Mirror model example:

//render a model mirrored in the y dimension

var makerjs = require('makerjs');

var ovalArc1 = new makerjs.models.OvalArc(45, 135, 50, 10);

var model = {
    models: {
        ovalArc1: ovalArc1,
        ovalArc2: makerjs.model.mirror(ovalArc1, false, true)
    }
};

var svg = makerjs.exporter.toSVG(model);

document.write(svg);

Hint: When creating symmetrical models, it may be easier to create one half, and then use mirror to generate the other half.

Repeating layouts

Maker.js provides several functions which will clone your paths or models and repeat them in various layouts.

Columns

Call makerjs.layout.cloneToColumn(path or model, count, [optional] margin) to repeatedly clone and layout in a column. The interval will be the height of the path's or model's bounding box. Extra vertical margin is optional.
//Grooves for a finger joint

var m = require('makerjs');

var dogbone = new m.models.Dogbone(50, 20, 2, -1, false);

var grooves = m.layout.cloneToColumn(dogbone, 5, 20);

document.write(m.exporter.toSVG(grooves));

Rows

Call makerjs.layout.cloneToRow(path or model, count, [optional] margin) to repeatedly clone and layout in a row. The interval will be the width of the path's or model's bounding box. Extra horizontal margin is optional.
//grill of ovals

var m = require('makerjs');

var oval = new m.models.Oval(20, 150);

var grill = m.layout.cloneToRow(oval, 12, 20);

document.write(m.exporter.toSVG(grill));

Grid

Call makerjs.layout.cloneToGrid(path or model, xcount, ycount, [optional] margin) to repeatedly clone and layout in a grid. The interval will be the path's or model's bounding box. Extra margin is optional.
//grill of rounded squares

var m = require('makerjs');

var roundSquare = new m.models.RoundRectangle(20, 20, 4);

var grid = m.layout.cloneToGrid(roundSquare, 11, 5, 5);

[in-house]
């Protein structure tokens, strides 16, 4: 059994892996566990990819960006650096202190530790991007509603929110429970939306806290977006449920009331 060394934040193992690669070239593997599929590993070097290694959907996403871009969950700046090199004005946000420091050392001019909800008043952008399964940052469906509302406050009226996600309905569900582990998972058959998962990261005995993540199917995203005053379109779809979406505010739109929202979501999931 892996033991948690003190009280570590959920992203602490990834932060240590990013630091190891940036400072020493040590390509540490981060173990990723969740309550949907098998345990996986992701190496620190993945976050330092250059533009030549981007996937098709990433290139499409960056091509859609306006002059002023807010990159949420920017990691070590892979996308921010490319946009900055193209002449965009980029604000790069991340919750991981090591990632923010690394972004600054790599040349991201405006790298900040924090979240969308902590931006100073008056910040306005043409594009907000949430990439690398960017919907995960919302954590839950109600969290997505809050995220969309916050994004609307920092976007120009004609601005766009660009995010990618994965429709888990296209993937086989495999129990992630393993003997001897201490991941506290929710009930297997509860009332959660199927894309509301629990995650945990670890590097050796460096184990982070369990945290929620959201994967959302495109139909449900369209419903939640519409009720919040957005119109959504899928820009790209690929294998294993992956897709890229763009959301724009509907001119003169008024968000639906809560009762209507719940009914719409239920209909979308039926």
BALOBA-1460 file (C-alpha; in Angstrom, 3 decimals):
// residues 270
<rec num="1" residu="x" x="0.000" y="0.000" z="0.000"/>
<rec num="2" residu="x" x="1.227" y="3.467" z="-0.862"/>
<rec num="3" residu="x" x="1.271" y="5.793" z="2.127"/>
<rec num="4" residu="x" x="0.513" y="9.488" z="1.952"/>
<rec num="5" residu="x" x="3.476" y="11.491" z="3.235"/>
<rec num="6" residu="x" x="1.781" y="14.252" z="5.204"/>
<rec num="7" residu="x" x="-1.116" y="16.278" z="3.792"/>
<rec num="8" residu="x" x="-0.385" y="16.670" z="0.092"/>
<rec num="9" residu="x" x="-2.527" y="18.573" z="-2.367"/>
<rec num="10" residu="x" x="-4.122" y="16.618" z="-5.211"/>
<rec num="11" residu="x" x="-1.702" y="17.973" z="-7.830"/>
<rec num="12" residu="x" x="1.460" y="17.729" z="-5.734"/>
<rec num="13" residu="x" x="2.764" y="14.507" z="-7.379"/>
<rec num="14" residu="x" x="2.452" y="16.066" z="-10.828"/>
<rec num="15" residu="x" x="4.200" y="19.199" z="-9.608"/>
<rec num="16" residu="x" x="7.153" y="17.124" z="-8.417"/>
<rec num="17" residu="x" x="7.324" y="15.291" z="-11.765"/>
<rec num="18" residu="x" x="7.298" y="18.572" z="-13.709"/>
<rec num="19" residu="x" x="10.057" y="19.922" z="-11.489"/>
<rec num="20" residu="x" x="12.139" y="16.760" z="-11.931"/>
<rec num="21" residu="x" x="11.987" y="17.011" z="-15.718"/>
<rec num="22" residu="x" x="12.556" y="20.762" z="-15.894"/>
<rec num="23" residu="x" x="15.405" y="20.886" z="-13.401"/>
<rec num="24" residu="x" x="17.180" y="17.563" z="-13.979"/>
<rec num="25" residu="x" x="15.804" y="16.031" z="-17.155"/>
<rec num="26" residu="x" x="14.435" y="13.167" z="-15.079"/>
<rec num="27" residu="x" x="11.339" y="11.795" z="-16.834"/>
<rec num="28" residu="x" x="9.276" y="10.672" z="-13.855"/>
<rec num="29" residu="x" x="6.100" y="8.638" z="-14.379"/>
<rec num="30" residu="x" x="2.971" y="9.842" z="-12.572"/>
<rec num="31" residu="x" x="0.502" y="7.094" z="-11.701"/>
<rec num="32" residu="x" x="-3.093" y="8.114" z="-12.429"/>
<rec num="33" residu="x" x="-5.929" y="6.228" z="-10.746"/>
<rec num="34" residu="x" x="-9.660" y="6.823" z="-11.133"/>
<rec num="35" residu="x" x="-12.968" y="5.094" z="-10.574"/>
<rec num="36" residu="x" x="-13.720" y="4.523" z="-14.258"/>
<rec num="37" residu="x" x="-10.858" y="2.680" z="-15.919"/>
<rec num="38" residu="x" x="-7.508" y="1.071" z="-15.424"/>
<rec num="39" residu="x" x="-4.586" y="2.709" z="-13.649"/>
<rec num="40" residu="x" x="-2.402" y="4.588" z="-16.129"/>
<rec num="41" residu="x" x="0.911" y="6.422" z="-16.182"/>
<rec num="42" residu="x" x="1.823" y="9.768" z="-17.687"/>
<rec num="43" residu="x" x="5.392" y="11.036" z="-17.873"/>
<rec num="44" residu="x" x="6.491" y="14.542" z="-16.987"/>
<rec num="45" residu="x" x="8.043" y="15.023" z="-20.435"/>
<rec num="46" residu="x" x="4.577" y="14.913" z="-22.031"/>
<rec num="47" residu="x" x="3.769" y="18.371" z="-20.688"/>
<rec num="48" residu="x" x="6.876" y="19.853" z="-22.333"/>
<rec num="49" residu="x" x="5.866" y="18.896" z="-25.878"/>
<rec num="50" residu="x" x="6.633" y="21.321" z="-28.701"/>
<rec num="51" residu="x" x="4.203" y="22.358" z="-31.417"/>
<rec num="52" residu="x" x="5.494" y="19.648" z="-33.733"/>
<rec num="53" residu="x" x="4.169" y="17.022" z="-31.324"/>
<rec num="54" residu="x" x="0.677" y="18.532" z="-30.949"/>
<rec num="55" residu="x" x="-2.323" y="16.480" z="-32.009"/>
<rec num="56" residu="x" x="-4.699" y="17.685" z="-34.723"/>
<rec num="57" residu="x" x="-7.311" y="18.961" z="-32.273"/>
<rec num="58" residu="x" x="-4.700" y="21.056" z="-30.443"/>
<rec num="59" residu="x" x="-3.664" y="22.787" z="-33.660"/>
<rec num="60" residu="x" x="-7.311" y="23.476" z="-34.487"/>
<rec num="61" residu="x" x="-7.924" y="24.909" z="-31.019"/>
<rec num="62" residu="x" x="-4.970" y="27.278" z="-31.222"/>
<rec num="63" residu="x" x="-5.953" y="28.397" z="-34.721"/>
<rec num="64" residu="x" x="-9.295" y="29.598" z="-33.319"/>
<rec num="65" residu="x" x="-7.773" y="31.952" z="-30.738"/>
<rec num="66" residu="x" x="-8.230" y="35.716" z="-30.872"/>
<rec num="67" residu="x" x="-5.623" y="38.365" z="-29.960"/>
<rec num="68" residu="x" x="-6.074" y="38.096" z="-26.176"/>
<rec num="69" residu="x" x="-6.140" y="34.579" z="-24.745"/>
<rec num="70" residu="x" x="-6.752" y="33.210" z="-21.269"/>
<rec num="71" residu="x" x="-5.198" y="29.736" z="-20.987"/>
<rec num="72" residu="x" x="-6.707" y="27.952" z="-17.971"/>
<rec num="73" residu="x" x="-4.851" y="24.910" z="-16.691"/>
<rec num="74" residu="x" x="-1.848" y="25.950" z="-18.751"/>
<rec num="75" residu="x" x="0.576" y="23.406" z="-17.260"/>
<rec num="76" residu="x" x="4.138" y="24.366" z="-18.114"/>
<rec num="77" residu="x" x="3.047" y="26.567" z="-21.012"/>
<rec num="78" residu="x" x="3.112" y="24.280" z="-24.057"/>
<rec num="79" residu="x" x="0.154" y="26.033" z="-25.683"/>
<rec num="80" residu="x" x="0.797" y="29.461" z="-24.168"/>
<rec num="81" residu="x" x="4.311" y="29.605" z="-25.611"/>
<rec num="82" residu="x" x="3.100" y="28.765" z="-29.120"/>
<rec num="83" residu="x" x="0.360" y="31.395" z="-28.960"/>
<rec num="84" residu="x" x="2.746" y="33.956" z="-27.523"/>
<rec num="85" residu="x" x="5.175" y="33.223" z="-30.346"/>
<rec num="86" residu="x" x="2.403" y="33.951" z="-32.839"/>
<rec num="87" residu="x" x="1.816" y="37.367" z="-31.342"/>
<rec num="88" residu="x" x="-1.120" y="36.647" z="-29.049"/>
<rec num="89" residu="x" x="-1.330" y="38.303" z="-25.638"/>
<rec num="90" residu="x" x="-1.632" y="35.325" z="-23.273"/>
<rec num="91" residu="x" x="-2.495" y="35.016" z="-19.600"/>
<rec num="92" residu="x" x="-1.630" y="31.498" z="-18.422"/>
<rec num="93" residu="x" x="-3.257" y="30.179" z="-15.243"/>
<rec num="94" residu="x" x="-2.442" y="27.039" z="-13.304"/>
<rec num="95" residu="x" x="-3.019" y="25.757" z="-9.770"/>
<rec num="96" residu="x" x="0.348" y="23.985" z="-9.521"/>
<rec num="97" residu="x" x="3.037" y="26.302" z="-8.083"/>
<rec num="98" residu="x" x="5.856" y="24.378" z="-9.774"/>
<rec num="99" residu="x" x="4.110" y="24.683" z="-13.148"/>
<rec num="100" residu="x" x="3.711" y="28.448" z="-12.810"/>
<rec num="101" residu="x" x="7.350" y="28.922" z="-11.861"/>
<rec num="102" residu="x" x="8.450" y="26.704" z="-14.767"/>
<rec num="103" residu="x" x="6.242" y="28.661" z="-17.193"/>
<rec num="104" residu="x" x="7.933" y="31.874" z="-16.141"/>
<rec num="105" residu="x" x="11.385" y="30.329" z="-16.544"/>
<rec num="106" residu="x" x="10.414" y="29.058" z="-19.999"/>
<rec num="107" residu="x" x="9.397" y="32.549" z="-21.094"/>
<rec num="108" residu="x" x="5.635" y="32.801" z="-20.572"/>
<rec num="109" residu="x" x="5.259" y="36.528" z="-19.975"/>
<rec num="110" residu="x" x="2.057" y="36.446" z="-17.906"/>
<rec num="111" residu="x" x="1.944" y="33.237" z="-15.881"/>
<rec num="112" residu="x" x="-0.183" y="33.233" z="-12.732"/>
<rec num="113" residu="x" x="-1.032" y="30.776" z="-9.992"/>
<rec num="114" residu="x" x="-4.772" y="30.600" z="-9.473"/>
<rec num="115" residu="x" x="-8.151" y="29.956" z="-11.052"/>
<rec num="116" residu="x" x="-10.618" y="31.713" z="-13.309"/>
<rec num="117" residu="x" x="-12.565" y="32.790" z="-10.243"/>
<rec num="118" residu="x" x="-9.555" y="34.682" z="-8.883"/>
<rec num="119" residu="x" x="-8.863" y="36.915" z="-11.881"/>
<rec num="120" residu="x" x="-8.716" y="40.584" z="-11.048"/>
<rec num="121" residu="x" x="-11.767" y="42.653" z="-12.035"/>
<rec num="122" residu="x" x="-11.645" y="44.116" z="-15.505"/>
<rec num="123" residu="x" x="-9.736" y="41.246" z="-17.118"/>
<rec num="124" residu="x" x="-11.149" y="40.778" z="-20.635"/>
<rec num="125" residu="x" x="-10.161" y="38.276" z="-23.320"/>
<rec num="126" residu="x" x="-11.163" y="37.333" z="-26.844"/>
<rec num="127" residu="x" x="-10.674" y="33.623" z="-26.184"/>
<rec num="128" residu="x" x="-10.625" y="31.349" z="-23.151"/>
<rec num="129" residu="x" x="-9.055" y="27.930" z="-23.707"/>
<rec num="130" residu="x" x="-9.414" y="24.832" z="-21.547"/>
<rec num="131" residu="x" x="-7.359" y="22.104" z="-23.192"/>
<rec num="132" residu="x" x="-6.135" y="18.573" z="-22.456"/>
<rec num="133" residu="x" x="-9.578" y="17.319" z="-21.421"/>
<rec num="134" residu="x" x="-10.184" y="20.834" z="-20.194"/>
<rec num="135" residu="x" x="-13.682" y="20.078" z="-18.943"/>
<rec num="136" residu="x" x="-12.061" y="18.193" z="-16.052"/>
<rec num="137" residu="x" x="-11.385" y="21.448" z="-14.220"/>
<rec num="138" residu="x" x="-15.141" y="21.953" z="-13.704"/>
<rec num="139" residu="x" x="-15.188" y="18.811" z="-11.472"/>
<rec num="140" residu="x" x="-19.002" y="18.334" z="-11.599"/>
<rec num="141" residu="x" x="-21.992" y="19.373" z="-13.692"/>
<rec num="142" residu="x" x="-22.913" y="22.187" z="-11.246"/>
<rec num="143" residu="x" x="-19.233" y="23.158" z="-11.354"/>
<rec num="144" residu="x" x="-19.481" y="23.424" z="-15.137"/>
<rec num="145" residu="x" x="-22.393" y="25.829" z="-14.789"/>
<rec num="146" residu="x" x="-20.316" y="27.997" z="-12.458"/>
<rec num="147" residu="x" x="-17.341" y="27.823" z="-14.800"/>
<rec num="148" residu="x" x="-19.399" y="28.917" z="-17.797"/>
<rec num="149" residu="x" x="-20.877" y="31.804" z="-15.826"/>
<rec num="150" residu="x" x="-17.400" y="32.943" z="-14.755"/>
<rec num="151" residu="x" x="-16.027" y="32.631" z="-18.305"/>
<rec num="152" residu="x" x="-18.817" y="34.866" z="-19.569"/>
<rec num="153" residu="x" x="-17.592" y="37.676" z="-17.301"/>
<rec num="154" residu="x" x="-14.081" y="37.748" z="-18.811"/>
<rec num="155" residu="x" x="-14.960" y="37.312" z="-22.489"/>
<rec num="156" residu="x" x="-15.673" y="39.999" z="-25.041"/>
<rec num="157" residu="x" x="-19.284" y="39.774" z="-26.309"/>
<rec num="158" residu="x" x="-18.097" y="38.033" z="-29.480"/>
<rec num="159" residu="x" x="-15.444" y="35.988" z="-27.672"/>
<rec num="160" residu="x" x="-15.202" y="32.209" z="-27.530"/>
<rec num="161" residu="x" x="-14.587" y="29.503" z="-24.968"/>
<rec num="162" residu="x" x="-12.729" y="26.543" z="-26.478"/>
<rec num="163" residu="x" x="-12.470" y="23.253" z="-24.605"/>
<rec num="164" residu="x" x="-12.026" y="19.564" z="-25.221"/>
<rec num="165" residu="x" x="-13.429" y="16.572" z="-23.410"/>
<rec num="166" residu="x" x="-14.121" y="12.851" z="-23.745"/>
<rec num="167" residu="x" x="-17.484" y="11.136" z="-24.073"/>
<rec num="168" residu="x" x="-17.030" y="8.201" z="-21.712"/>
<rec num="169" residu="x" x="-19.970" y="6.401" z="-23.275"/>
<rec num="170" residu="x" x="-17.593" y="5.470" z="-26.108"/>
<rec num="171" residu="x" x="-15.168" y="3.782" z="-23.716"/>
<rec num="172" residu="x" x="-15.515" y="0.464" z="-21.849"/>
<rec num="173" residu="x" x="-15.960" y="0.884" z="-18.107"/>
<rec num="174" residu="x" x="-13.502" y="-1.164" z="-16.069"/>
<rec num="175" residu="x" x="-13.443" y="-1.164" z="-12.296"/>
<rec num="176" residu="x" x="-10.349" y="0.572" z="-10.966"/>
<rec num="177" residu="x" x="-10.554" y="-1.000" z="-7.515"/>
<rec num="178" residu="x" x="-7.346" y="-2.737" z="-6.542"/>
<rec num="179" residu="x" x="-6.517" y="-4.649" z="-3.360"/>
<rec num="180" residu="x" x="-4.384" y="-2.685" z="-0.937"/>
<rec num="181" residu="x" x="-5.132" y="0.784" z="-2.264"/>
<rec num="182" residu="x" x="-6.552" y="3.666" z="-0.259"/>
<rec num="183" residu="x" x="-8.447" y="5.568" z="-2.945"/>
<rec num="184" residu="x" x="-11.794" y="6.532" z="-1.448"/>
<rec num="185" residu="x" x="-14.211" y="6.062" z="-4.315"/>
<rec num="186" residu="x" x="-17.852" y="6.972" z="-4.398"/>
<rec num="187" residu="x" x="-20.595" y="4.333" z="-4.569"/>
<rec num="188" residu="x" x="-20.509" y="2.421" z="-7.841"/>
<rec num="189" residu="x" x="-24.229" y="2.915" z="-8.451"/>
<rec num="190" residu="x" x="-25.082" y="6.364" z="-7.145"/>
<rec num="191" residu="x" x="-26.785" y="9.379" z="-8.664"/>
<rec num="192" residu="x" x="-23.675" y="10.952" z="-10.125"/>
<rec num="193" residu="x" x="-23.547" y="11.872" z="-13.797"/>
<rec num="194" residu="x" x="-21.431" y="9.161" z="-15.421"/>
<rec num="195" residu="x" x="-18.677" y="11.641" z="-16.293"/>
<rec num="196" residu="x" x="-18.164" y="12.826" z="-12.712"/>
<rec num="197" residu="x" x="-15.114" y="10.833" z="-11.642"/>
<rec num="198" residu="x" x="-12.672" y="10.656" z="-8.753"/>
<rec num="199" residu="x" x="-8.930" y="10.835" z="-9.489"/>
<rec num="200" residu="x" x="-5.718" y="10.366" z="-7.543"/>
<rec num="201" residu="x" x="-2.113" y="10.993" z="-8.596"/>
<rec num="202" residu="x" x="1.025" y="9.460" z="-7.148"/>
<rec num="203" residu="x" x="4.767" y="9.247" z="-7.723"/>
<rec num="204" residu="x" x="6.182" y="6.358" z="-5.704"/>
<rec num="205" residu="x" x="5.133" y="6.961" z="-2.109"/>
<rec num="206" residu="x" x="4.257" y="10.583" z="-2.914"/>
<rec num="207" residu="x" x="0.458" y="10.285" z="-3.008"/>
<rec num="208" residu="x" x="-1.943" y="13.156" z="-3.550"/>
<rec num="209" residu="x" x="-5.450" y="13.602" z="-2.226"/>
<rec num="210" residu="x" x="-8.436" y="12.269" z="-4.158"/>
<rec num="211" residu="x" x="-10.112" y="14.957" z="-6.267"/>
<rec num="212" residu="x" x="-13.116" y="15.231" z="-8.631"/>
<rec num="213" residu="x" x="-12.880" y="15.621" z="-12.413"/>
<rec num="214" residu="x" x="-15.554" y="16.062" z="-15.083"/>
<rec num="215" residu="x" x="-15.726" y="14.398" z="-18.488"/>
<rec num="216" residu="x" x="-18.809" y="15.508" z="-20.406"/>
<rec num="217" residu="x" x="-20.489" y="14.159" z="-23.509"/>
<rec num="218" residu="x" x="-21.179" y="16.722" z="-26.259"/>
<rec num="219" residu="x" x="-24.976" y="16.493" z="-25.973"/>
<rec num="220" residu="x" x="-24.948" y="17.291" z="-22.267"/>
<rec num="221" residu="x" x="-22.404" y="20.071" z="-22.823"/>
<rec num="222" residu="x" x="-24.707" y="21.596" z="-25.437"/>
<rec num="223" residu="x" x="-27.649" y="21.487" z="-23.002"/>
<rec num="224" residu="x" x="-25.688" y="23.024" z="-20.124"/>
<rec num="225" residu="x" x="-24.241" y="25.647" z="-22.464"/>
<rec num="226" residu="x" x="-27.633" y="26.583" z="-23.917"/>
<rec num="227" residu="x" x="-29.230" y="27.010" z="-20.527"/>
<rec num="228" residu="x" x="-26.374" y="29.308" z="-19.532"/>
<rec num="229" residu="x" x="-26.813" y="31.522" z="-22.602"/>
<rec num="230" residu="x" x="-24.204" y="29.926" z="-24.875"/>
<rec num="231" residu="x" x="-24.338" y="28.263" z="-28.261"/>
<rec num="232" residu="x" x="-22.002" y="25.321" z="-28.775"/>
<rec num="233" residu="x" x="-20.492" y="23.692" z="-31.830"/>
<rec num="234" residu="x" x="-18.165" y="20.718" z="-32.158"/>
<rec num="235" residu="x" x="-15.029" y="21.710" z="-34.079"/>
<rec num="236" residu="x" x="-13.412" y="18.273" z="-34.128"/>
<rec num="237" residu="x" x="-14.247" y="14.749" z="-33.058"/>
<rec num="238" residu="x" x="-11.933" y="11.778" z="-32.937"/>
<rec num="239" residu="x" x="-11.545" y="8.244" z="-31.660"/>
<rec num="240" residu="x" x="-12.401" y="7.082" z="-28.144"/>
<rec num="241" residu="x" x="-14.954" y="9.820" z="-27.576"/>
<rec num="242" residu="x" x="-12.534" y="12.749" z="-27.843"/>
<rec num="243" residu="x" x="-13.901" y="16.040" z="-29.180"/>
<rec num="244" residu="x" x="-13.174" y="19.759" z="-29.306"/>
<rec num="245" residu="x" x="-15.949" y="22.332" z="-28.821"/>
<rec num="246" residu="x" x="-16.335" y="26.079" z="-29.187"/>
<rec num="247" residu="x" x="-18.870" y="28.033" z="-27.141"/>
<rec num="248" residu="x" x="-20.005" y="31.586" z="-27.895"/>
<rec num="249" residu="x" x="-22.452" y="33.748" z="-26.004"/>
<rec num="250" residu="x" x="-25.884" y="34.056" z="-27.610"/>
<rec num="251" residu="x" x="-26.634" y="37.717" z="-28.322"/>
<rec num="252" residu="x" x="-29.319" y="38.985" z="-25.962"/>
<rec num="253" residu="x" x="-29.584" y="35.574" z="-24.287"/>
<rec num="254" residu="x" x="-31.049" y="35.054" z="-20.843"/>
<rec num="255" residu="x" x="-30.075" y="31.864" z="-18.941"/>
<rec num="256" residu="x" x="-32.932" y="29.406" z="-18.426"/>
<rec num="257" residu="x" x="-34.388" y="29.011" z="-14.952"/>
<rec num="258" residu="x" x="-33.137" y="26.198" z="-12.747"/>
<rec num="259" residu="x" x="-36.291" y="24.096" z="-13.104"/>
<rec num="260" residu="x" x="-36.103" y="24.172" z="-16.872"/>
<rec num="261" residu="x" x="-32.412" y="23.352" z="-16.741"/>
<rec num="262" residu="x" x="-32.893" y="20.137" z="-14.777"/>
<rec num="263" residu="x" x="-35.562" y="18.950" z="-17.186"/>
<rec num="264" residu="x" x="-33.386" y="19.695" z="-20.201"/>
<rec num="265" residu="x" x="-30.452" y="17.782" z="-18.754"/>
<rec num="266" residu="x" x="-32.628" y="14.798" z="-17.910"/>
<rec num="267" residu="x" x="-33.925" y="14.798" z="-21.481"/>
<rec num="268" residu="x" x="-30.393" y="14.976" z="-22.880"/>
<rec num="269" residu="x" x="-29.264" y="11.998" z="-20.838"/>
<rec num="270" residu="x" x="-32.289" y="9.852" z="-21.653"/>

document.write(m.exporter.toSVG(grid));

Brick

Call makerjs.layout.cloneToBrick(path or model, xcount, ycount, [optional] margin) to repeatedly clone and layout in a brick wall format. The interval will be the path's or model's bounding box. Extra margin is optional.
//brick wall

var m = require('makerjs');

var brick = new m.models.Rectangle(20, 8);

var wall = m.layout.cloneToBrick(brick, 8, 7, 2);

document.write(m.exporter.toSVG(wall));

Honeycomb

Call makerjs.layout.cloneToHoneycomb(path or model, xcount, ycount, [optional] margin) to repeatedly clone and layout in a honeycomb format. The interval will be the path's or model's bounding hexagon. Extra margin is optional.
//Honeycomb

var m = require('makerjs');

var star = m.model.rotate(new m.models.Star(6, 50, 0, 2), 30);

var pattern = m.layout.cloneToHoneycomb(star, 8, 5, 30);

document.write(m.exporter.toSVG(pattern));

Radial

Call makerjs.layout.cloneToRadial(path or model, count, angleInDegrees, [optional] rotationOrigin) to repeatedly clone and layout in a radial format.
//spinner

var m = require('makerjs');

var rect = m.model.move(new m.models.Rectangle(30, 10), [40, -5]);

var spinner = m.layout.cloneToRadial(rect, 16, 22.5);

document.write(m.exporter.toSVG(spinner));

Intersection

You can find the point(s) of intersection between two paths using makerjs.path.intersection. If the paths do not intersect, this function will return null. Otherwise, it will return an object with a property named intersectionPoints which is an array of points. Additionally, if either path was an arc or circle, this object will contain the angles at which an intersection occurred.

Intersection examples:

//line-line intersection

var makerjs = require('makerjs');

var model = {
    paths: {
        line1: new makerjs.paths.Line([0, 0], [20, 10]),
        line2: new makerjs.paths.Line([2, 10], [50, 2])
    }
};

var int = makerjs.path.intersection(model.paths.line1, model.paths.line2);

if (int) {
    var p = int.intersectionPoints[0];
    var id = JSON.stringify(makerjs.point.rounded(p, 0.01));
    model.paths[id] = new makerjs.paths.Circle(p, 1);
}

var svg = makerjs.exporter.toSVG(model);

document.write(svg);
//circle-circle intersection

var makerjs = require('makerjs');

var model = {
    paths: {
        circle1: new makerjs.paths.Circle([0, 10], 20),
        circle2: new makerjs.paths.Circle([20, 0], 20)
    }
};

var int = makerjs.path.intersection(model.paths.circle1, model.paths.circle2);

if (int) {
    int.intersectionPoints.forEach(
        function(p, i) {